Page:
x-men red annual #1

Jean Grey made her epic return months ago in Matthew Rosenberg’s PHOENIX RESURRECTION, but she never got the chance to mourn deaths, meet new friends, and catch up on the millions of things that have happened since her death fifteen years ago. Instead, she shows up in X-MEN RED #1 completely acclimated to this new world. Until X-MEN RED ANNUAL #1, writers have overlooked Jean’s adjustment period between PHOENIX RESURRECTION and X-MEN RED. But, thankfully, writer Tom Taylor and artists Pascal Alixe and Chris Sotomayor finally answer what we’ve all been wondering: how does Jean Grey react to a world so different than the one she left?

The short answer: surprisingly well. If you want the long answer, keep on reading.

Someone New, Someone Old, and Someone from an Alternate Reality

The basic premise of X-MEN RED ANNUAL #1 is simple: Jean is back and she has a whole lot of people she needs to visit. She takes her time saying hello to the X-Men and visiting the school that was named after her (which realistically freaks her out). But, this issue isn’t about Jean reconnecting with the X-Men she’s always loved. X-MEN RED has already shown Jean rebuilding those relationships in past issues. X-MEN RED ANNUAL #1 is about Jean meeting with those closest to the men she once loved — i.e. Cyclops and Wolverine. Since they’re both gone, she finds their closest relatives: her “daughter” Rachel Grey and Wolverine’s clone Laura Kinney.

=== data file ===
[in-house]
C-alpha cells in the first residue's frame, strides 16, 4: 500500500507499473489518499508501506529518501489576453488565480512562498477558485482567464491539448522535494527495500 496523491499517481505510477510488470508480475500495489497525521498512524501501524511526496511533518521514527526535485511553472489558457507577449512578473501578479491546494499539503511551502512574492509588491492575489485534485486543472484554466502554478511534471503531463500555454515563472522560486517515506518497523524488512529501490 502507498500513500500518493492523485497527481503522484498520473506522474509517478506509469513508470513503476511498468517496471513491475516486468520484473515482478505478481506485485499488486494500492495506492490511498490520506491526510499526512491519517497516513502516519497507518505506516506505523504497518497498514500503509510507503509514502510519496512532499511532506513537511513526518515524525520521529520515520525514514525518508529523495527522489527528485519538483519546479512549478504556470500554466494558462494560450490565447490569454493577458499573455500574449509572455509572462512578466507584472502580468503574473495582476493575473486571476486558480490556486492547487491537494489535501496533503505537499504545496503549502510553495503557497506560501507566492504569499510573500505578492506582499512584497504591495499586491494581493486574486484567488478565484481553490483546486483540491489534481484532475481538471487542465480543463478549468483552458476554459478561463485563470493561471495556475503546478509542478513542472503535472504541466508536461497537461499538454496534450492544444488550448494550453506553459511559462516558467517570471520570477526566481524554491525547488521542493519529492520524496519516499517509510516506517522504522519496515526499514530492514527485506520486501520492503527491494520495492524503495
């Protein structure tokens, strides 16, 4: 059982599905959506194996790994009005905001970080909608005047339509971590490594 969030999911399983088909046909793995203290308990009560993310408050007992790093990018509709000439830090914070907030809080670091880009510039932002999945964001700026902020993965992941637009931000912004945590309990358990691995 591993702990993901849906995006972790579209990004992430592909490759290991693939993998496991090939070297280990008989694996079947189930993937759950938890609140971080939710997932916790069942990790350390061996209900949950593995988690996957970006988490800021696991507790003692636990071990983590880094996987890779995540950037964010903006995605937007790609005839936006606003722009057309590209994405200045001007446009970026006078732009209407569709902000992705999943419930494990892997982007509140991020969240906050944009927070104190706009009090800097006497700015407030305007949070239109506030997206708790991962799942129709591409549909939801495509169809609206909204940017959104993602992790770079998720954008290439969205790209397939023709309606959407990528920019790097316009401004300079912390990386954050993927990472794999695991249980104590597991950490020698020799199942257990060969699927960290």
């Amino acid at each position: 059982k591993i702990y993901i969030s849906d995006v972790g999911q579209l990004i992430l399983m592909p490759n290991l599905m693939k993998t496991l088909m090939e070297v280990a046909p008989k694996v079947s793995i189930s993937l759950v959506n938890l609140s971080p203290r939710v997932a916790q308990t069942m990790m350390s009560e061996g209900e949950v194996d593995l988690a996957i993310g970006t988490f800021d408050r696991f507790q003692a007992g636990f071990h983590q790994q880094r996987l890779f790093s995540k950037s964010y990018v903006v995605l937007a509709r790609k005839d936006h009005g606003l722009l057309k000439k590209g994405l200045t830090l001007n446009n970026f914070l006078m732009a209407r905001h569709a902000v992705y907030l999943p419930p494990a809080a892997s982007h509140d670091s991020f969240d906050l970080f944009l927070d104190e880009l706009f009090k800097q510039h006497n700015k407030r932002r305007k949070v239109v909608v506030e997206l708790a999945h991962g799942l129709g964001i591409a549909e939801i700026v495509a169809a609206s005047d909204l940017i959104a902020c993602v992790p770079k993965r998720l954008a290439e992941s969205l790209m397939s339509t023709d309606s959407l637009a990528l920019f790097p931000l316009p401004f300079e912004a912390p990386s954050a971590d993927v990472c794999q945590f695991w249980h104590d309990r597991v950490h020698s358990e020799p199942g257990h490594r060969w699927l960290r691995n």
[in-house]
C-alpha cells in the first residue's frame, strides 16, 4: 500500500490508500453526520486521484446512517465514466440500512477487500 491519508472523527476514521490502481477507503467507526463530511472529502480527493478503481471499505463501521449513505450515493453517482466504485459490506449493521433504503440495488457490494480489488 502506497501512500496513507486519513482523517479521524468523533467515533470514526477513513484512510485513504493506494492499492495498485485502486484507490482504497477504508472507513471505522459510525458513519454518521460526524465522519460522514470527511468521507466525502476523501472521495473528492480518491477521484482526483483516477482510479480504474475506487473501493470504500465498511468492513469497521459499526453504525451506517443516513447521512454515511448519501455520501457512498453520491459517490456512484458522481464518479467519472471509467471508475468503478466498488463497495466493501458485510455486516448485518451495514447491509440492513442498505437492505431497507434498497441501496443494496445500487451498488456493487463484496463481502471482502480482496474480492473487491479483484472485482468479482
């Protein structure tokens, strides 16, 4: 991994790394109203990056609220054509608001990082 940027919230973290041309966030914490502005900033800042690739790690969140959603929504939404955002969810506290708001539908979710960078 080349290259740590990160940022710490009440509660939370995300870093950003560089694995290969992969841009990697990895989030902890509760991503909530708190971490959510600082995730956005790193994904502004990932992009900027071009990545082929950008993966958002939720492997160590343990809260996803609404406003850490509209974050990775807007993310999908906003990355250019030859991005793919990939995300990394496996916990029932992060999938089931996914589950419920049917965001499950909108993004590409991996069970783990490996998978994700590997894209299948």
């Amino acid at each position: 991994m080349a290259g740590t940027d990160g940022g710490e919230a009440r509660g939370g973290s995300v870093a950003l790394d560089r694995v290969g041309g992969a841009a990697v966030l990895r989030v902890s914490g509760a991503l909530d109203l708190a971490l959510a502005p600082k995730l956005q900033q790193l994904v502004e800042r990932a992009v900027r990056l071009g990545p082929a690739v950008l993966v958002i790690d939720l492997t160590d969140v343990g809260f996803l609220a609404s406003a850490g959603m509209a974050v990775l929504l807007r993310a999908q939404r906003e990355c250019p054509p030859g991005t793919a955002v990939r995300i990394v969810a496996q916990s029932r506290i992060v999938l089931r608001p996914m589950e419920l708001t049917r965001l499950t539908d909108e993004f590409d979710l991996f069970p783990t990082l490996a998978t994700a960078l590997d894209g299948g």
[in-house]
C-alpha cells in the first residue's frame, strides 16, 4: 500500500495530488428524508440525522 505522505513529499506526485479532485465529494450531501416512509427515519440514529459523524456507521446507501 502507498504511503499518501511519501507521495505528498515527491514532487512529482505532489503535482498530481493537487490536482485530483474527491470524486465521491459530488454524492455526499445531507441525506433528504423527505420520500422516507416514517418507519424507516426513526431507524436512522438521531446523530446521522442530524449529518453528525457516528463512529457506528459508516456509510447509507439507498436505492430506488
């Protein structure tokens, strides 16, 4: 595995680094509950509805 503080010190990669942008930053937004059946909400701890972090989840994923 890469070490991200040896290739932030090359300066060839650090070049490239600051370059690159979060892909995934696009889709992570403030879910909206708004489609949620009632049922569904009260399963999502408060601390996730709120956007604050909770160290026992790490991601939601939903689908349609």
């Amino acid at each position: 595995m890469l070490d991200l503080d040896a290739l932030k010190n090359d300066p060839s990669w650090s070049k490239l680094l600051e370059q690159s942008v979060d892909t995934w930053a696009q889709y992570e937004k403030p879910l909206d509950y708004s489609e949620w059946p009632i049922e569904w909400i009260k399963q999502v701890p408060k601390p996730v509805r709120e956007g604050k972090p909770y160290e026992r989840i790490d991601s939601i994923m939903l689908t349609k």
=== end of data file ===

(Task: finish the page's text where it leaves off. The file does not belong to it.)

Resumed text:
Image courtesy of Marvel Entertainment

The Past Resurfaces in X-MEN RED ANNUAL #1

I knew, before reading X-MEN RED ANNUAL #1, that Taylor would have to somehow broach the Rachel problem. I also knew it would be tremendously difficult. Even before Jean’s death, Rachel and her alternate-dimension mother struggled to bond. They’re family…but they’re also not. Their relationship is so complicated emotionally that many writers shied away from it in the past. It just seemed too big and unwieldy to manage.

Image courtesy of Marvel Entertainment

Taylor also finds it unwieldy but he’s still willing to encounter it. So much time has passed since Jean and Rachel talked, so at first their interaction is a little awkward. They struggle to say even a fraction of what they’re thinking. So, they don’t say anything. Instead, they use something that both of them understand better than words: telepathy. Taylor uses telepathy to make Jean and Rachel’s meeting — which could take up an entire issue itself — more manageable. By opening their minds to one another, they’re able to “say” everything they need to without relying on dialogue blurbs.

This is such an ingenious use of Jean and Rachel’s shared powers and a seemingly clever way to avoid writing about their strange mother-daughter bond. Personally, I don’t think Taylor is avoiding the subject like past writers have. True, Taylor doesn’t let in on what they’re saying to one another telepathically. But, that’s what makes it such a special moment. Two telepaths letting down their defenses for one another is a huge deal. Using telepathy, they’re revealing to each other things that go beyond words. Their relationship isn’t normal by any means, but Taylor is trying to make it work via one of the few things that connects them.

No Rest for Jean Grey

Along with covering a meeting with Rachel in X-MEN RED ANNUAL #1, Taylor also includes Jean’s conversations with Laura, Old Man Logan, and Black Bolt. Oh, and Nightcrawler. And Chad Townsend. And a ton of other people. Annuals are supposed to give readers a lot to chew on, but Taylor almost takes it to the extreme here. Jean has a lot of catching up to do, but I wonder if putting all of those meet-ups into one issue (which covers one day) was a good idea.

Image courtesy of Marvel Entertainment